When Leversey Henry gets ready for work, he turns to his phone.
He uses an on-demand staffing app to look for available shifts in his area, but not in just one industry.
"I've done warehouse; I've done some product marketing, as well as event coordination," said Henry.
Henry answered questions on the app regarding qualifications and background ahead of time. Then, whenever a gig pops up, it's his for the taking.
"I actually use it as my primary source of income," said Henry.
There are several on-demand apps--offering gigs in industries that used to be so-called traditional jobs, in areas like retail and restaurants.
One survey predicts there will be more than seven and a half million on-demand workers by the year 2020.
A.J. Brustein is the co-founder of one on-demand staffing app. He says the employer-employee dynamic is shifting.
"I think for too long companies have had all of the control and haven't listened to what the workers really need. Today, we see flexibility in becoming the number one thing people are looking for and the gig economy is, you know, allowing that to happen," said Brustein.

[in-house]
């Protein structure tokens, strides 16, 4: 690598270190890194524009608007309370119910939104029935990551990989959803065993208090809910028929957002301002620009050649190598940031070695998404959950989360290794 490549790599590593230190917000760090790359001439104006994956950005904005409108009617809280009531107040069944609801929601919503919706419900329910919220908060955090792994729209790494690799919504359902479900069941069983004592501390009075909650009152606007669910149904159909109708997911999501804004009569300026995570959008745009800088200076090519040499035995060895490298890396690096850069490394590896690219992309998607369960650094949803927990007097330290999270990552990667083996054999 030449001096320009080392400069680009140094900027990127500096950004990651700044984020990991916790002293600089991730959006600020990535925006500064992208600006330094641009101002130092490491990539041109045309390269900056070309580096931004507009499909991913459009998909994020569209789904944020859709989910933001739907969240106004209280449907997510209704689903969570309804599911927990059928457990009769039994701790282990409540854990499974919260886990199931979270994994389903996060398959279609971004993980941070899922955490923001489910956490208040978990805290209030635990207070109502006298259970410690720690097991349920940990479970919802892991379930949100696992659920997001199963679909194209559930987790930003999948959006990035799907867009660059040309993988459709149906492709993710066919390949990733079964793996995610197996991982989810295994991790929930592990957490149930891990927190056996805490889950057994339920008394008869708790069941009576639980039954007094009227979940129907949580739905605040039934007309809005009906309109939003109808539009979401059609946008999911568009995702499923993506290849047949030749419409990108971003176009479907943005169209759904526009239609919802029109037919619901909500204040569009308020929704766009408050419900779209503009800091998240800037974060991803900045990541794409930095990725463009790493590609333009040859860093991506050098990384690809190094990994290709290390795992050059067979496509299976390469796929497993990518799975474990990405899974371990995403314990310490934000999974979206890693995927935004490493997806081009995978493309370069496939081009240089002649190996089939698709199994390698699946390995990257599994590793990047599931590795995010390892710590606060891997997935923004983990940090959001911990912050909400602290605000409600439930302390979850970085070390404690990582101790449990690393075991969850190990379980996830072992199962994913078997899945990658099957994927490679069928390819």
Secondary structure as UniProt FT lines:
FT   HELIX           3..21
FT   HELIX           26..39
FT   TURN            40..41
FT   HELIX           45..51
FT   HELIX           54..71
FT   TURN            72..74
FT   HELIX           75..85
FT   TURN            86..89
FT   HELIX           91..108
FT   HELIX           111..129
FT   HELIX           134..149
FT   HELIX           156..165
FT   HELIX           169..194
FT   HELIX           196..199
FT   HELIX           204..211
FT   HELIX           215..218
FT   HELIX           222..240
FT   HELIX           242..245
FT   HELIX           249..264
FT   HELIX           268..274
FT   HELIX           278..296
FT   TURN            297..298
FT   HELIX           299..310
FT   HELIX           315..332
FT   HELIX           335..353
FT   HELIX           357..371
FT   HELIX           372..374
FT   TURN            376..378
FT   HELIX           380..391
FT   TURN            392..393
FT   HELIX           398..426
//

Henry says he likes the flexibility and control over when he works for whom and the variety of opportunities.
"And then, you know, the quick turnaround in terms of how you get paid," said Henry.
Sometimes you get paid the same day. There can be some challenges, though, with a shift-based lifestyle.
"If you're looking for any sorts of things to watch out for as a worker, one of them, I would say, is probably just stability or reliability," said Brustein.
He says you have to be more active in your job search if you want daily work.
While some online forums slam shift work, saying the trend takes away from regular jobs. Brustein does not buy it.
"We're finding that traditional employers will use gig work to sort of try people out. So we often find that rather than spending a bunch of time on going through resumes or looking through job boards, they'll just bring people in and see how they perform and if they do a good job, off them a permanent position," said Brustein.
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